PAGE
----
This spring break, I returned to Singapore for a short visit. Last summer my family moved there permanently. I had the opportunity to live with them last summer and now to visit them again. While I have a direct purpose to this traveling, aka to smoother my twin 4-year-old brothers with kisses, love, and gifts, I was struck while preparing to travel on how journey and travel impact our lives especially in this stage of life as a college student. In every stage of my journey, I am refined as a human and become more ‘myself.’
The travel to the destination reminds me that we are all on a journey. As a child, I traveled quite a bit domestically. I remember always dreading the long lines and waiting and worst of all, the security at airports. However, as I travel now, I am painfully aware of those around me. Every human- from the TSA agent to the new born that will doubtless sit next to me-is traveling somewhere; whether their destinations be the same as mine, our paths have crossed in an intrinsic way. I could choose to deplore the actual journey and complain about the lines and time it takes but I would be painfully vicious in this approach. Just as everyone I encounter while traveling is physically going someplace, they are spiritually on a journey as well. As I chat with a fellow passenger, I cannot but notice that this is another human with struggles and questions that I have; we are all trying to figure this life thing out. The question then becomes one of response- how do I respond to the opportunity to meet someone who is on a journey? Reader, how do you respond to those that are on a journey? With hospitality and joy? Or with hostility and alienation? This is a question I need to ask myself every day, as we are all on a journey, but it becomes apparent when it is actualized with physical travel.
When I get to my destination, I must question who I really am. Singapore has a completely different political and social structure. This gives space for me to ask- what makes me myself? Is it the food I eat? The government I submit to? The way I spend my days/my job? I would argue that this is the most important lesson travel equips us with. We are more than the sum of our actions. We are not our jobs, our government, or even our daily habits. When we travel, all of these factors are shifted and we still exist as ourselves. I would even say that when these factors are shifted, it is revealed to us who we are at our core. This is a question especially powerful and pertinent in the student stage of life. As students, I am actively given the opportunity to explore who I am. This compounds the power of travel. Many real adults, those caught up in the perpetual cycle and hum drum of bills and jobs, are immune to the power of travel. Journey is vacation, an escape from the toils of life. While travel is leisure, it is not an escape. Travel makes us more ourselves by removing the factors we think define our lives.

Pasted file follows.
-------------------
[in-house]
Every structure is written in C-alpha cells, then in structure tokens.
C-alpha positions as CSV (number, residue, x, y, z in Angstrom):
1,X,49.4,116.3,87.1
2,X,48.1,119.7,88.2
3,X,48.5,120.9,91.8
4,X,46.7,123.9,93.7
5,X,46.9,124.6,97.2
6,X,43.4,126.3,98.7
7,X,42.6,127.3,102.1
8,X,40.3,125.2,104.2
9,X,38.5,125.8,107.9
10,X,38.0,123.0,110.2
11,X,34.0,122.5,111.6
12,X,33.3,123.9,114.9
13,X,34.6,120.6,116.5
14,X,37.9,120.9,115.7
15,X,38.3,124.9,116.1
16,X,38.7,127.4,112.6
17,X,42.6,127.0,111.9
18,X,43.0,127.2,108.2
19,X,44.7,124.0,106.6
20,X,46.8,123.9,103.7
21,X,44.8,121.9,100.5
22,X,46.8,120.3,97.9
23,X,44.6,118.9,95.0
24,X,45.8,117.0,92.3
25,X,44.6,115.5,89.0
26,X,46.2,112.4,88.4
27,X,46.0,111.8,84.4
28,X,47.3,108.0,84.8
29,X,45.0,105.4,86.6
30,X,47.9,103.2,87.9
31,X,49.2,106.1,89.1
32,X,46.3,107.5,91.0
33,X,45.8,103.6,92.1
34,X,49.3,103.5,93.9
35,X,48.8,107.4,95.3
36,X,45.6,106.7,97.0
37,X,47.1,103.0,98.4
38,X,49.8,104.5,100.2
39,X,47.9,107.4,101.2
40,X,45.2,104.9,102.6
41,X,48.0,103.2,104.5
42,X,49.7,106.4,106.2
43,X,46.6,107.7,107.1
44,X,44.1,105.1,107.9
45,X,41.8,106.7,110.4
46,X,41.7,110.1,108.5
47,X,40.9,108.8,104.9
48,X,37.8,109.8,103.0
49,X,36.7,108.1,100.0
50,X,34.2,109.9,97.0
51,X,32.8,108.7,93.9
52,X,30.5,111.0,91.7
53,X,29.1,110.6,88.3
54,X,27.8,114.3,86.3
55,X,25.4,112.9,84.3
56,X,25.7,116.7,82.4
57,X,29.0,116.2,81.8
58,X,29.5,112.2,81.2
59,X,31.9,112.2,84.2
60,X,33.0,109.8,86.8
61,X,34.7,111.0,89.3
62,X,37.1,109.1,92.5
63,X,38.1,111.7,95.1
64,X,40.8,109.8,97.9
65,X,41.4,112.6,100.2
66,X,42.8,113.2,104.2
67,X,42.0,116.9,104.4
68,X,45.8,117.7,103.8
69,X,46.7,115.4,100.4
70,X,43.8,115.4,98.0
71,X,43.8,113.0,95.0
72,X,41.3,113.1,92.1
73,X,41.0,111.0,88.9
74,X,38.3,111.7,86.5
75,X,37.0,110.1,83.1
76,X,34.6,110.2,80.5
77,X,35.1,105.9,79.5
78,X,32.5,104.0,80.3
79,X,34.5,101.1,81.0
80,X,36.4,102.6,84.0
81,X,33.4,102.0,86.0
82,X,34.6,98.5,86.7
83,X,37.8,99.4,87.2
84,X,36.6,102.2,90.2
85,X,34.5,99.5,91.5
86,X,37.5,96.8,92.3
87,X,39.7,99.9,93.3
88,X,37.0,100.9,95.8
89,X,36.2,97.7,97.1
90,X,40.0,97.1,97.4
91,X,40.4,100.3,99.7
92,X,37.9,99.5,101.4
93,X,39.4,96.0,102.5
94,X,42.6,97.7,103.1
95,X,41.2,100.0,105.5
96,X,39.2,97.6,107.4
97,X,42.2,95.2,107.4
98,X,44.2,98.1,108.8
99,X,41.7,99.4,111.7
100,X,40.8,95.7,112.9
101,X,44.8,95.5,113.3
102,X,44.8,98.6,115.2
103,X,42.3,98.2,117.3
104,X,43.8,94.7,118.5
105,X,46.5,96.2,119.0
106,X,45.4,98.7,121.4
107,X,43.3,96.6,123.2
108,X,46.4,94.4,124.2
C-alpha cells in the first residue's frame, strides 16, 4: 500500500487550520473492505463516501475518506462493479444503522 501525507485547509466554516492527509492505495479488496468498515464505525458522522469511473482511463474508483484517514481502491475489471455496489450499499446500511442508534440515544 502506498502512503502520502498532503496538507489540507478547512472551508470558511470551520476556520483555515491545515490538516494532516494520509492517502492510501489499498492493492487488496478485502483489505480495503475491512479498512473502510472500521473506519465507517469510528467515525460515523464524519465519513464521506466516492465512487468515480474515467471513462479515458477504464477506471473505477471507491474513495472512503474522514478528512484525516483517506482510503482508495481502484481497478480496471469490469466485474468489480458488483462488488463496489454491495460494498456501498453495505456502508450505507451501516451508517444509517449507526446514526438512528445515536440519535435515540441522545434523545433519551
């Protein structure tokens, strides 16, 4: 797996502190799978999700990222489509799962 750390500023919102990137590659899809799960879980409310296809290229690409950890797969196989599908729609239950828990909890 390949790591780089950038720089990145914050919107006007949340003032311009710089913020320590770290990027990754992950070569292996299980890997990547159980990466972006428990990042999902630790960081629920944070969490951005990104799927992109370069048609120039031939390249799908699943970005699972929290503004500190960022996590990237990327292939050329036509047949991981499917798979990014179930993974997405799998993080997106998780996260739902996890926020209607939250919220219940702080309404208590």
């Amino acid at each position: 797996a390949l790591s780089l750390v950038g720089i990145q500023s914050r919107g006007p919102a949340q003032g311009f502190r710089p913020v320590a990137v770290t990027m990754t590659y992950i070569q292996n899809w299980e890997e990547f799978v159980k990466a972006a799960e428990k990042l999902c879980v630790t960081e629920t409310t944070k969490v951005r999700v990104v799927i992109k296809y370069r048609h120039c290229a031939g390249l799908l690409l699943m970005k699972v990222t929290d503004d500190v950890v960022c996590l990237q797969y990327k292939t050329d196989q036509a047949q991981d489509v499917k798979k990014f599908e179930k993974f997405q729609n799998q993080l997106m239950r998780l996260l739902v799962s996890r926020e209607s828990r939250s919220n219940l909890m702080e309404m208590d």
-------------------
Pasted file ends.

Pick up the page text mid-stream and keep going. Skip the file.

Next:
When I return from my destination, I am cannot remain unchanged. I have learned new things, both about the place I traveled to and about who I am. I must reflect on the culture and society that I entered into on my travels. I must ask what is the good and how has this journey redefined my understanding of the good, because it most definitely will. What is on the hearts of the people I have met and the city I have explored. I must recognize that I have been changed and discovered who I am. How does my new-found knowledge influence my daily life? On this particular trip, I am grateful to have my friend, Karen Hughes, to be joining me. This is someone I can process these changes with. Even so, I have found that sharing my stories with others has helped me process the time I have experienced. One of my close friends asked me after this summer, “what do Singaporeans care about? What is on their hearts?” This question has haunted me as I had not been aware of it enough to answer. However, after sharing stories and antidotes, we could answer the question together. The power of stories after a journey is indispensable.
Travel changes us. With the risk of being cliché I would say we never return from a trip. Sure, we come back to the same geographical point on the planet, but we never really come back to the same life. We cannot come back to the same life as we are changed in an integral way. We have stepped into the enigma of travel. We have attempted to unlock the enigma of other cultures and in the process have realized the enigma of our being.